Holbrook (1986) explored how sex and personality affect preferences for men's apparel. Forty-two female and 22 male M.B.A. students evaluated a set of 32 black-and-white drawings of men's suits. The results of a canonical correlation analysis showed that visually-oriented women tended to prefer solid jackets, verbally-oriented women preferred plaid jackets, and men, in general, disliked any combination of visual attributes that clashed.

Models of consumer decision-making suggest that consumers are more involved with some products than others. In research on involvement in women's apparel, Fairhurst, Good and Gentry (1989) compared the performance of standard fashion involvement scales to Zaichowsky's (1985) Personal Involvement Inventory (PII). The PII was superior in validity and equivalent in reliability. In the consumption of any product, involvement may affect the extent and rigor with which consumers process information. However, previous research on involvement has focused on the processing of verbal, as opposed to visual information.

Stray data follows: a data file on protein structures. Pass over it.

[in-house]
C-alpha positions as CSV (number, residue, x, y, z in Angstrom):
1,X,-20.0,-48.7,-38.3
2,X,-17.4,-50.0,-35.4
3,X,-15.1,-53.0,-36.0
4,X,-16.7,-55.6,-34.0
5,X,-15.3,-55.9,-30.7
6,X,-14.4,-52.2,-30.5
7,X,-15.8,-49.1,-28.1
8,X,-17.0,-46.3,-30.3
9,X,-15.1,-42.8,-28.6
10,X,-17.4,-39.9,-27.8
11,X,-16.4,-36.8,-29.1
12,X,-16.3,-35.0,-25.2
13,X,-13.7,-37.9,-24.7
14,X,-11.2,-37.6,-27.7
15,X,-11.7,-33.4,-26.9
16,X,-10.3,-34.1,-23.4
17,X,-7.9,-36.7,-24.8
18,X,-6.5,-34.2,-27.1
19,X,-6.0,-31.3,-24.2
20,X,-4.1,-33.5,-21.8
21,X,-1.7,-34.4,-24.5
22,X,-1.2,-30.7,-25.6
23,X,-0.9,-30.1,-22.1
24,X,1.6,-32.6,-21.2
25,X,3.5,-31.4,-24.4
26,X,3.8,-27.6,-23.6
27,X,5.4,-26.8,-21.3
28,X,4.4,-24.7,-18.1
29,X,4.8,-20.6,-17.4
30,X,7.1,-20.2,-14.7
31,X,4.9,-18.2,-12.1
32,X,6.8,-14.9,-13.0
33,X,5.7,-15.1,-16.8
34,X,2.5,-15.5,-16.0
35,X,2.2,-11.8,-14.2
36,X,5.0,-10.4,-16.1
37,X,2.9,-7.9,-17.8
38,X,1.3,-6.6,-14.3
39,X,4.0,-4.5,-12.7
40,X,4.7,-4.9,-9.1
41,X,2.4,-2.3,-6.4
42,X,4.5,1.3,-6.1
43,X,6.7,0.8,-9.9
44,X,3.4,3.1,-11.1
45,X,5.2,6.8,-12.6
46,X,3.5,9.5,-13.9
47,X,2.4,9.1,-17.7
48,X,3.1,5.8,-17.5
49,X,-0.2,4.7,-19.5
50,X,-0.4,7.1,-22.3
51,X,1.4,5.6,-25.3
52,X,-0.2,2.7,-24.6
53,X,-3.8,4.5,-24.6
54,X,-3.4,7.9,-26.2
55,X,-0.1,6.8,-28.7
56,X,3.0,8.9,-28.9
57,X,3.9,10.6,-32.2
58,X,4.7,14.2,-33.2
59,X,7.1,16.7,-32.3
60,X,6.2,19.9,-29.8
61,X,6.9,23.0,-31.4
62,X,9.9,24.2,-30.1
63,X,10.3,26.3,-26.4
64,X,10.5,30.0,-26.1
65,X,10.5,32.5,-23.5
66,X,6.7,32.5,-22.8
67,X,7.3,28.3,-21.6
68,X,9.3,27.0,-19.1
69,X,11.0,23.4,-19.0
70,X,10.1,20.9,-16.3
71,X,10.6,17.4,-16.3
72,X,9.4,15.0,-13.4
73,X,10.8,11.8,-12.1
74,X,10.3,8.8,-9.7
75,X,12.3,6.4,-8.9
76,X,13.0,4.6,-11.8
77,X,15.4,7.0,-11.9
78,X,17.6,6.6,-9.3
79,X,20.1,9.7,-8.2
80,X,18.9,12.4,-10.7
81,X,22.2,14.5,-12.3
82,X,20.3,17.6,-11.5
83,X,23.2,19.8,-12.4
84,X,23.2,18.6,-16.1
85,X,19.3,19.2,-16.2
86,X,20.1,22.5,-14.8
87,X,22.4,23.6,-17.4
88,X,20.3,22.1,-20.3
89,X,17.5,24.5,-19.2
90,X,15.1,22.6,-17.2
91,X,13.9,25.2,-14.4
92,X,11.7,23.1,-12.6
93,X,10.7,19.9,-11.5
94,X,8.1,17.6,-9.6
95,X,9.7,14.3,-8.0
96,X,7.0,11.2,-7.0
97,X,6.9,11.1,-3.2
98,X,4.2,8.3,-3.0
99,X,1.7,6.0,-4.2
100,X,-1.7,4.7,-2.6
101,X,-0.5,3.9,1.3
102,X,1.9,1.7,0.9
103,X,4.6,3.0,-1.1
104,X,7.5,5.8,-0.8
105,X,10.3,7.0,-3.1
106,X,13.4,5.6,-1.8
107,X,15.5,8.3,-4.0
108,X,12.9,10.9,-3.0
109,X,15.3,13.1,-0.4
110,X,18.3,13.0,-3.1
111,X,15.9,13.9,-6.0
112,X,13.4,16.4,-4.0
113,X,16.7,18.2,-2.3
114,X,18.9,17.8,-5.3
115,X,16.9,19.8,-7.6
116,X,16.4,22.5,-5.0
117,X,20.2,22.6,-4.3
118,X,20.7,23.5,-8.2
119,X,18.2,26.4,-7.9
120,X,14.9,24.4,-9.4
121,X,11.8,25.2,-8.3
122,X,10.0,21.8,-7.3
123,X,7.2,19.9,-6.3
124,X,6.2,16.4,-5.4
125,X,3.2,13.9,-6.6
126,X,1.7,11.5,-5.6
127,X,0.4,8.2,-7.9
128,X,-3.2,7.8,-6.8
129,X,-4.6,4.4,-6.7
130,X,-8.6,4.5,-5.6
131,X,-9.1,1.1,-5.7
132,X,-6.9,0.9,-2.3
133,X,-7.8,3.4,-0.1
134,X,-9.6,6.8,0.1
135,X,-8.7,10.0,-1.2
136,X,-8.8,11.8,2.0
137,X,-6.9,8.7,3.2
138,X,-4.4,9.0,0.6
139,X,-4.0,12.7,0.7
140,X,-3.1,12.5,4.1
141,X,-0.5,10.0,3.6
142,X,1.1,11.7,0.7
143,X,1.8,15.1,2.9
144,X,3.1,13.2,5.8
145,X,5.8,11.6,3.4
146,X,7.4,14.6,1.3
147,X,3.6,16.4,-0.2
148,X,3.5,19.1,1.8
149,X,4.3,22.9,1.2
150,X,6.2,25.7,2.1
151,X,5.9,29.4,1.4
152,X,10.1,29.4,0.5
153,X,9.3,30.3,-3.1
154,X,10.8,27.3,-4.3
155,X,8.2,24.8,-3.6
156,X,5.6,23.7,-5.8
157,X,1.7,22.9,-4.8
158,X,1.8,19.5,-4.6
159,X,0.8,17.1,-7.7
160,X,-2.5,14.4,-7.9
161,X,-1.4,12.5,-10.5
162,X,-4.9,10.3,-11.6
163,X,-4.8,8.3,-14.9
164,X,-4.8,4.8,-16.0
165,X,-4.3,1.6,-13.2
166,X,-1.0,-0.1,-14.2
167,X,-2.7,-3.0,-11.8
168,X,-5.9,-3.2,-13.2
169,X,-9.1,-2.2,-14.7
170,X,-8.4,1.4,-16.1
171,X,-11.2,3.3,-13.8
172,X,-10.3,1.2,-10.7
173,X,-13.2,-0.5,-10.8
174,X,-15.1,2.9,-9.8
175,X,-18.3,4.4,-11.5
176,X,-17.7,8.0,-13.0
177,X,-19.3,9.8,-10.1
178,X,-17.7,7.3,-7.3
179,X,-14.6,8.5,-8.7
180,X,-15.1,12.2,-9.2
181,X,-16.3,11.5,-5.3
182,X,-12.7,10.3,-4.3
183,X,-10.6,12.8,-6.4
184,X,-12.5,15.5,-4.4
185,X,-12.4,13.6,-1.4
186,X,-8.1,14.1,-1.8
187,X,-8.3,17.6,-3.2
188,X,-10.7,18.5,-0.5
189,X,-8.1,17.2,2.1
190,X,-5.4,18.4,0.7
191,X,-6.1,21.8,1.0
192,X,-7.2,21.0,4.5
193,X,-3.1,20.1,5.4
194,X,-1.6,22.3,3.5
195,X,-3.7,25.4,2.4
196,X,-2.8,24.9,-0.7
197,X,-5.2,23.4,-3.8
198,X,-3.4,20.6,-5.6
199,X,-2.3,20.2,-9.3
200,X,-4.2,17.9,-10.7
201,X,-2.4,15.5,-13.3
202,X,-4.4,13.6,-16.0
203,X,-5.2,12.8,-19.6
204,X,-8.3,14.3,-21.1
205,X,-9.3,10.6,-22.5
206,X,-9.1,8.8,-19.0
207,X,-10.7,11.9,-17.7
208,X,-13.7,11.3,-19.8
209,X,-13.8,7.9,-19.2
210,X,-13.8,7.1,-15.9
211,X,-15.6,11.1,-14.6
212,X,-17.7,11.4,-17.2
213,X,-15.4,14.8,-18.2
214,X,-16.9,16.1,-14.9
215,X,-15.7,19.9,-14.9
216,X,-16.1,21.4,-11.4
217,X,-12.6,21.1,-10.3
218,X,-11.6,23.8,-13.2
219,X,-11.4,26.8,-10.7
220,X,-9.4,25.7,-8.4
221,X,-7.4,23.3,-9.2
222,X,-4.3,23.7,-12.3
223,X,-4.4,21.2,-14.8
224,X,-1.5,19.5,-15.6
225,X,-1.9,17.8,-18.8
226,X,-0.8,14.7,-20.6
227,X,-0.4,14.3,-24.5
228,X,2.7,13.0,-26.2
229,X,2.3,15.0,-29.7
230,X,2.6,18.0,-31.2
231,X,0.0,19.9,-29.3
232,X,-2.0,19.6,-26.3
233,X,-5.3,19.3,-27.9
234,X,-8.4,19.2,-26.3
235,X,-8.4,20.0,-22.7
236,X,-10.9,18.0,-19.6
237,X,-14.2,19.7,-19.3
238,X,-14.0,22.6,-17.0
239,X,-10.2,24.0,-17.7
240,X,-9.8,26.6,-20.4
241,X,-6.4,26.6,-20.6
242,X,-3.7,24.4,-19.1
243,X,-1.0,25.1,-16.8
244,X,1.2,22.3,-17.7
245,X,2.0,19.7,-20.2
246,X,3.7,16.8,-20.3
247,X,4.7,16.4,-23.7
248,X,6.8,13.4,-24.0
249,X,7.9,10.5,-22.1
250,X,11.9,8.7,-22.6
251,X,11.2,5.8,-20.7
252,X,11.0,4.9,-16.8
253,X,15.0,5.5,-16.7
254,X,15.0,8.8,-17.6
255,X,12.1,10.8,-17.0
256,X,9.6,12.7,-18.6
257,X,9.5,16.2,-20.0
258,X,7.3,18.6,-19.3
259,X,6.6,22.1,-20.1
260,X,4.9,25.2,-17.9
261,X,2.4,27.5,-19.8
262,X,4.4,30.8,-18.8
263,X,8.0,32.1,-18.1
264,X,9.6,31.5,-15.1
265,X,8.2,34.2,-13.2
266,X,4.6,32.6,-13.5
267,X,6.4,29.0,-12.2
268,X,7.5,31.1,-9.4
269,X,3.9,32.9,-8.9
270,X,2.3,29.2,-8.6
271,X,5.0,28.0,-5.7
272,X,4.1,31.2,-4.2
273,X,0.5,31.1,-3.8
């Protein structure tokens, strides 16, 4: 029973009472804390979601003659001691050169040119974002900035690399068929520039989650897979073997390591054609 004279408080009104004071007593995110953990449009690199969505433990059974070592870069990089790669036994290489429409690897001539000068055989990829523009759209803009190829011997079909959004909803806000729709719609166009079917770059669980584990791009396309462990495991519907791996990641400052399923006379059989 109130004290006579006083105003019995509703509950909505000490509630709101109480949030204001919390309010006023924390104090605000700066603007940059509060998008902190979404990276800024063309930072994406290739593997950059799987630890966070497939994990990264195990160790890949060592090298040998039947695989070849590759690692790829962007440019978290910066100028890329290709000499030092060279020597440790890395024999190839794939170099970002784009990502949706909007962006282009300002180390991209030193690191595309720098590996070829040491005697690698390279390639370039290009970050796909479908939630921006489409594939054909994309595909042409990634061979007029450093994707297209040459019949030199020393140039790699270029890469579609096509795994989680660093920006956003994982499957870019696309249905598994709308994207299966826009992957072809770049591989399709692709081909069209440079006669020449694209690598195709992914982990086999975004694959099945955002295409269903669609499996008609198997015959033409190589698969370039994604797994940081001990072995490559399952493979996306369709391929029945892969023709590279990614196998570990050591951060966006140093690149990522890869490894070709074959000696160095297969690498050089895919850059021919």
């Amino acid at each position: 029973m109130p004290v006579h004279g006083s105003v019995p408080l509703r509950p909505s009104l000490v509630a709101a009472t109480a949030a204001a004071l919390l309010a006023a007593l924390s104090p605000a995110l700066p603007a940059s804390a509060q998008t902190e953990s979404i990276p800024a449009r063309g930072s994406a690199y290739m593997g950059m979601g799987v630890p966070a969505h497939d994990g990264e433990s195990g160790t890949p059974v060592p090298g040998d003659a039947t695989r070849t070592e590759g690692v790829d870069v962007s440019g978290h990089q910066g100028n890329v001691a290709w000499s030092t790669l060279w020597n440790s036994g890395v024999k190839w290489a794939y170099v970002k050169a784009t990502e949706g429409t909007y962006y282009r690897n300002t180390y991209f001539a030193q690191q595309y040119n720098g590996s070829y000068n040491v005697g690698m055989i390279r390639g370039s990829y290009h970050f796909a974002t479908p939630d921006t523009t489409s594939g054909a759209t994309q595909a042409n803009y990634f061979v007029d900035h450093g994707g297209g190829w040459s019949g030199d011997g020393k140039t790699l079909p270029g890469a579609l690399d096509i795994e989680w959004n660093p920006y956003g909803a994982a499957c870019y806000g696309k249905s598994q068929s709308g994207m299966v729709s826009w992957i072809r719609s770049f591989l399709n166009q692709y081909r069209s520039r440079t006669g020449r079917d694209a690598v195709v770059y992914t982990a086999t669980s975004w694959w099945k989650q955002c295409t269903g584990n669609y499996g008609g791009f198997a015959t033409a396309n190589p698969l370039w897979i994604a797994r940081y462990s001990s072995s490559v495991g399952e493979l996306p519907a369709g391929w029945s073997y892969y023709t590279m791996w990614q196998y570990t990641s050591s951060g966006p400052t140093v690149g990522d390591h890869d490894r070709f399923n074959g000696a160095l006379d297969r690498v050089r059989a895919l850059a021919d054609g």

Given the conceptual and empirical evidence we have cited, the second objective of our research was to explore the effect of personal characteristicsCage, sex and involvementCon the processing of visual information by consumers.

We advanced the following hypotheses:

H2: Older consumers will judge the attractiveness of products differently from younger consumers.

H3: Females will judge the attractiveness of products differently from males.

H4: Consumer judgements of the attractiveness of products will differ by level of involvement.

The Processing of Visual Information and Research Methodology